Andy Wu, Harvard Business School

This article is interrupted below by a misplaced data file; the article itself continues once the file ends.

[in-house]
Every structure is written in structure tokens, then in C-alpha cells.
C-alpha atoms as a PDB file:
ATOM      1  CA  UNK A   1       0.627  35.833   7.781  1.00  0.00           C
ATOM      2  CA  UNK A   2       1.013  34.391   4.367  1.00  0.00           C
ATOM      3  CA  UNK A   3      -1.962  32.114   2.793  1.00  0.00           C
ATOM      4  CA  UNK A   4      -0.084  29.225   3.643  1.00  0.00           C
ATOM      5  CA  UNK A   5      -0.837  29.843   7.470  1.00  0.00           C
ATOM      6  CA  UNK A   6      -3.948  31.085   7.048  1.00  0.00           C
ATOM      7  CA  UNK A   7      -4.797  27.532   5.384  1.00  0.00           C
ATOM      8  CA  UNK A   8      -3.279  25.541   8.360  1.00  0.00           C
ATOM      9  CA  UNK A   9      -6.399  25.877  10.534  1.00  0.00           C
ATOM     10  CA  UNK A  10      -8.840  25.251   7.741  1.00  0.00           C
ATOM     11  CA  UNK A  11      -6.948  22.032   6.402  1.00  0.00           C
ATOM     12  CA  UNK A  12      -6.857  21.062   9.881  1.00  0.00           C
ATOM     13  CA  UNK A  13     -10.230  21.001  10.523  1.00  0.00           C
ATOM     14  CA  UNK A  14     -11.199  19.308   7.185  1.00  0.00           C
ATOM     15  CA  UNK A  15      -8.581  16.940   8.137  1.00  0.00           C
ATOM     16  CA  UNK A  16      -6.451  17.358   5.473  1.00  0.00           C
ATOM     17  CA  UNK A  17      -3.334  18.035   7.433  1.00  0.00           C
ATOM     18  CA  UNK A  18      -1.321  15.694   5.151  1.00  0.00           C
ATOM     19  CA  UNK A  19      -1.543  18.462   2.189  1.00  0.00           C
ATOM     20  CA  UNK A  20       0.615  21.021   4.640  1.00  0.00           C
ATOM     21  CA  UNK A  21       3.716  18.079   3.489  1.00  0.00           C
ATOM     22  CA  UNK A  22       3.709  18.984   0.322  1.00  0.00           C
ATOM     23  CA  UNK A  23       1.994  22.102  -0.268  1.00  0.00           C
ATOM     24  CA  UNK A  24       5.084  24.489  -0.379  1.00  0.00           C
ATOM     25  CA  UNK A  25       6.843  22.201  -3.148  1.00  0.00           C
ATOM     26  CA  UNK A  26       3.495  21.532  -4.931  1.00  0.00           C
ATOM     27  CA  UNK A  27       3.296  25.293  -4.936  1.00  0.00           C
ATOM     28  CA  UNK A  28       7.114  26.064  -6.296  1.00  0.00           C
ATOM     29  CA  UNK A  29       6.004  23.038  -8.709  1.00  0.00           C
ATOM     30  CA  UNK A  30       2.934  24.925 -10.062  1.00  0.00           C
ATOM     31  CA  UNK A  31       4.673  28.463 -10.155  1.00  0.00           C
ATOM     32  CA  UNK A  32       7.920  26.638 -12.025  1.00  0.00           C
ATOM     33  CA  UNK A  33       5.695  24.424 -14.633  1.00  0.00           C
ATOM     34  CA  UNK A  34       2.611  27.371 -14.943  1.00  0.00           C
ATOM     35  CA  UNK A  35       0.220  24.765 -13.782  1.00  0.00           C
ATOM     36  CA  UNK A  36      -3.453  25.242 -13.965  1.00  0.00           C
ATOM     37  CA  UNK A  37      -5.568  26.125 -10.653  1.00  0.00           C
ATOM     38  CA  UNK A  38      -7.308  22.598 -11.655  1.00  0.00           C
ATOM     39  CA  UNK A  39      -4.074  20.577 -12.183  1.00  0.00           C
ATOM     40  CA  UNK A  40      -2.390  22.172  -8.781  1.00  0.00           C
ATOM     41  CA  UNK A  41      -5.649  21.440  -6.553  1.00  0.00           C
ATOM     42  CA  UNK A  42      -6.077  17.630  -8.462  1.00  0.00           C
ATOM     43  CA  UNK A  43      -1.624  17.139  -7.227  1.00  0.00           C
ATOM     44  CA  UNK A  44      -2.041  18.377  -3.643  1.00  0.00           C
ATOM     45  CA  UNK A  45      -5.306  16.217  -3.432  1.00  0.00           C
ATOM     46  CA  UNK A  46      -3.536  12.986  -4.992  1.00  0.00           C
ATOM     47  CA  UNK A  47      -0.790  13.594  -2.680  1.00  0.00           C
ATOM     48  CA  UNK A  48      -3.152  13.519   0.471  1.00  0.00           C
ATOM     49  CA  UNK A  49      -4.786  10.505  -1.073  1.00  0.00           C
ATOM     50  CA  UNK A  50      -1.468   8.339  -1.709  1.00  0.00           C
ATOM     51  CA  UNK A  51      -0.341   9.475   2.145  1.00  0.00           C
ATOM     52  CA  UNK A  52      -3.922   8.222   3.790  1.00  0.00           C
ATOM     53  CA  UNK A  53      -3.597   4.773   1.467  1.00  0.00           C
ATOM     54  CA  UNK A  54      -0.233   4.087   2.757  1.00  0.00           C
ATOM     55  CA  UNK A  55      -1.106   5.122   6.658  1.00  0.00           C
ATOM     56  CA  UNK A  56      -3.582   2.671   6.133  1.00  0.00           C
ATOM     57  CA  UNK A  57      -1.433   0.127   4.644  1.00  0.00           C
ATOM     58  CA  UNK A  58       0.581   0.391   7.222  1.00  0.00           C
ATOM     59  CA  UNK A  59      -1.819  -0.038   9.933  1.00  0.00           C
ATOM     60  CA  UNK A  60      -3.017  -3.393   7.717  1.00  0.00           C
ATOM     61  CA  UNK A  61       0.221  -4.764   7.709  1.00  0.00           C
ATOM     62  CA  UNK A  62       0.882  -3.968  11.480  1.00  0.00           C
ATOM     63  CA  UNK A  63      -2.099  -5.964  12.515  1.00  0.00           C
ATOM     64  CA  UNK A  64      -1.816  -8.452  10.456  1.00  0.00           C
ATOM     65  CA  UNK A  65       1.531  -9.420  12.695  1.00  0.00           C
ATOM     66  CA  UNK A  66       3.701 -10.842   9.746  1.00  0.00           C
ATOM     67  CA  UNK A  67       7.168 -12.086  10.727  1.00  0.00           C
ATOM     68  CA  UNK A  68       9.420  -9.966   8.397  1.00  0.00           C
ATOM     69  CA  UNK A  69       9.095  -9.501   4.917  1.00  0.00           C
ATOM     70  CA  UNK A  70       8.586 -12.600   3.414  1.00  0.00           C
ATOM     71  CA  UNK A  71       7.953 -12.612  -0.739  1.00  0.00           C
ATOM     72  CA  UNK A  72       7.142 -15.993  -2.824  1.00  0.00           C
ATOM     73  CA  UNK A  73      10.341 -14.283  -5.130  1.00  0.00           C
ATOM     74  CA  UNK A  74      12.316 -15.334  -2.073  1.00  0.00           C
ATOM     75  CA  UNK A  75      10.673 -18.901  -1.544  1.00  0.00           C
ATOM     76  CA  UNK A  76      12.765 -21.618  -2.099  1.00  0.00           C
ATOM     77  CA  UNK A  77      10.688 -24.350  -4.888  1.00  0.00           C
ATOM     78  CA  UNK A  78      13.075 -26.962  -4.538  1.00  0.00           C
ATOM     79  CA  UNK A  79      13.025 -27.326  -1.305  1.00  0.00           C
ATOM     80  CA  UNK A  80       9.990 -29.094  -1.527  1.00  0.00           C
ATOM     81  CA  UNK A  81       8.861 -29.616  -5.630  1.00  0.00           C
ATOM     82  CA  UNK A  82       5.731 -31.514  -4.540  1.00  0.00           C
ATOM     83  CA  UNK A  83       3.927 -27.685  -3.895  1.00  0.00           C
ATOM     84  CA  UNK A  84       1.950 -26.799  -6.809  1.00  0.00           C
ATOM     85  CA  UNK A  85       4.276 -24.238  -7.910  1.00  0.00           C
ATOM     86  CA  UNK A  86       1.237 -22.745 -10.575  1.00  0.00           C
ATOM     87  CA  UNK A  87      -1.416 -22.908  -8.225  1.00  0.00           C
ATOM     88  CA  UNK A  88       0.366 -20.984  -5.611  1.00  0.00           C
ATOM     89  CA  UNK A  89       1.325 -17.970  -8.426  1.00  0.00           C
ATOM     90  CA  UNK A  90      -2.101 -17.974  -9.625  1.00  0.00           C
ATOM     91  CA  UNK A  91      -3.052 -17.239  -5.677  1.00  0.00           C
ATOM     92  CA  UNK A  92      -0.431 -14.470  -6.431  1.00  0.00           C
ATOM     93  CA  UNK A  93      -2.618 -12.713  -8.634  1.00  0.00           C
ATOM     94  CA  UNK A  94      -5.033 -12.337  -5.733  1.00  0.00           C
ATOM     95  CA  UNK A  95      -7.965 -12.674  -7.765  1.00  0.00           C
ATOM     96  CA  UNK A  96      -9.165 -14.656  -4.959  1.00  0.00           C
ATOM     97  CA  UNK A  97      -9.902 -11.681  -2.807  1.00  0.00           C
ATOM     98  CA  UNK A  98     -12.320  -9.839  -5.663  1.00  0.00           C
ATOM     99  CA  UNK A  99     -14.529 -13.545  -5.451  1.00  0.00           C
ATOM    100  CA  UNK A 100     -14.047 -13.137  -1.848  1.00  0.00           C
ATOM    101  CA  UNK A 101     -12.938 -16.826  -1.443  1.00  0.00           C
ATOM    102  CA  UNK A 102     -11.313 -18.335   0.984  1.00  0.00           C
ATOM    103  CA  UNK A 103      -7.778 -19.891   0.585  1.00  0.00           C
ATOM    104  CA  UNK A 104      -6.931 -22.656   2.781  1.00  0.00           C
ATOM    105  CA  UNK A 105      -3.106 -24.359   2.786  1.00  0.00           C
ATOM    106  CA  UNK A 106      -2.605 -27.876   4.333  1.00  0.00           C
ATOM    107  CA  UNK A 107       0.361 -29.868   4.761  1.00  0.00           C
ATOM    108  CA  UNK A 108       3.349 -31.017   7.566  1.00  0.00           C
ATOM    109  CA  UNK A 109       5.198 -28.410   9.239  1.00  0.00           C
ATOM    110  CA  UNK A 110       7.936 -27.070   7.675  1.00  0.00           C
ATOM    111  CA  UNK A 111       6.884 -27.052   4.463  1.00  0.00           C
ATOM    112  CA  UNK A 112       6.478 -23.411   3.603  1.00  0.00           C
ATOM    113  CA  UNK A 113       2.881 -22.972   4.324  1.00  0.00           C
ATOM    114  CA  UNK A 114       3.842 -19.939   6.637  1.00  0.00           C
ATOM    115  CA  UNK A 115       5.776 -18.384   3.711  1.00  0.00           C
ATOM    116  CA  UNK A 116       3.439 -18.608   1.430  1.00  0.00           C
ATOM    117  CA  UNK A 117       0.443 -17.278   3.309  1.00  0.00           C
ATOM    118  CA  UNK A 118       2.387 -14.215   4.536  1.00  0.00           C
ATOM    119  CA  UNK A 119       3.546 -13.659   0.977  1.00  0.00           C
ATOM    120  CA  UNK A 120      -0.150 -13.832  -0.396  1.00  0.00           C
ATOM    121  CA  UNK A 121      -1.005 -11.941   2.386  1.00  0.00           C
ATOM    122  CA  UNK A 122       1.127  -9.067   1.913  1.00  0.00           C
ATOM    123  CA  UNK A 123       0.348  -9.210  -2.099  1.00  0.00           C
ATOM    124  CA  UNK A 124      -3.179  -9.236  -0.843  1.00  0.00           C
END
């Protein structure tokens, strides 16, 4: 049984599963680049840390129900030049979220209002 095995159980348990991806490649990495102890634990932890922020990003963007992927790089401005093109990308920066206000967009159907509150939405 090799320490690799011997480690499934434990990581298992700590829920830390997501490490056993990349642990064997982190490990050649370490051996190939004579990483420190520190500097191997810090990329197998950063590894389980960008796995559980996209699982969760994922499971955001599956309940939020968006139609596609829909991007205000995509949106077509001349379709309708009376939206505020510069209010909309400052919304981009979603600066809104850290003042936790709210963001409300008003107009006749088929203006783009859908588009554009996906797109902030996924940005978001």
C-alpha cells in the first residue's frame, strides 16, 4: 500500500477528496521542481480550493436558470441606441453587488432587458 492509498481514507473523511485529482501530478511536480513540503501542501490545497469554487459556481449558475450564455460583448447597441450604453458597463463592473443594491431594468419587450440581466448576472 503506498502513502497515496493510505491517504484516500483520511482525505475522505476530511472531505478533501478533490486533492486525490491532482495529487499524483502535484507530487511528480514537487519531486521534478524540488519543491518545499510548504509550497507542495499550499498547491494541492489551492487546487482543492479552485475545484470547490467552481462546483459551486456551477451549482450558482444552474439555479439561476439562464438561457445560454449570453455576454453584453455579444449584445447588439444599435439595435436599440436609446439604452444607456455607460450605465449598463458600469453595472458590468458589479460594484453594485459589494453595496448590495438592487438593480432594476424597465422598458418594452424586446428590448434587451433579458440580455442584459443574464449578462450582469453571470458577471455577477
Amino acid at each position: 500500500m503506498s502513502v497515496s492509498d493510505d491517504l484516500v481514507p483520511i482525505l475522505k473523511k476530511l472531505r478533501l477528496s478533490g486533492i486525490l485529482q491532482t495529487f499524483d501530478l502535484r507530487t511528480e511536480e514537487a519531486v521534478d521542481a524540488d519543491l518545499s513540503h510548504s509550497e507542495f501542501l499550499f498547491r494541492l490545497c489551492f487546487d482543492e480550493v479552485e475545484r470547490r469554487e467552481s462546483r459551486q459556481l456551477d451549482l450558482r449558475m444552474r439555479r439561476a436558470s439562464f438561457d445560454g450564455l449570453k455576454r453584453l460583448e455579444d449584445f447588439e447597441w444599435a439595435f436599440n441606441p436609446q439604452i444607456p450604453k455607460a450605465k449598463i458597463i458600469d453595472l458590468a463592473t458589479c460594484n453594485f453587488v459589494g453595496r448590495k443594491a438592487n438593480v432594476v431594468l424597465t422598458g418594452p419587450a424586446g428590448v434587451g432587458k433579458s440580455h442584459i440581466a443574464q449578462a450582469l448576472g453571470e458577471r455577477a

Abstract: The growth of the global technology industry drives the migration of skilled labor towards countries like the United States that can utilize it, but the U.S. limits the immigration of skilled workers that are employed domestically by U.S. firms. Proponents argue that skilled immigration allows firms to access technical skills that unavailable domestically and promote innovation, but there is little evidence of whether this firm-level effect exists. We evaluate the impact of skilled immigration on innovation in U.S. firms by exploiting a random lottery in the H-1B visa program, which allows us to estimate precise causal effects of marginal skilled immigration on firm-level innovation as measured by patenting productivity. Our set of empirical models compare firms that applied for the same number of lottery-subject immigrants but won different numbers of immigrants because of the lottery. Our results suggest that winning an H-1B immigrant does not significantly increase patent applications or grants at the firm level. Consistent with our main empirical findings, further analysis of the composition of participating immigrants and employers suggests that the current utilization of the H-1B program is not conducive to generating firm-level innovation; we find pervasive use of the program in industries, occupations, and firms where patenting is low.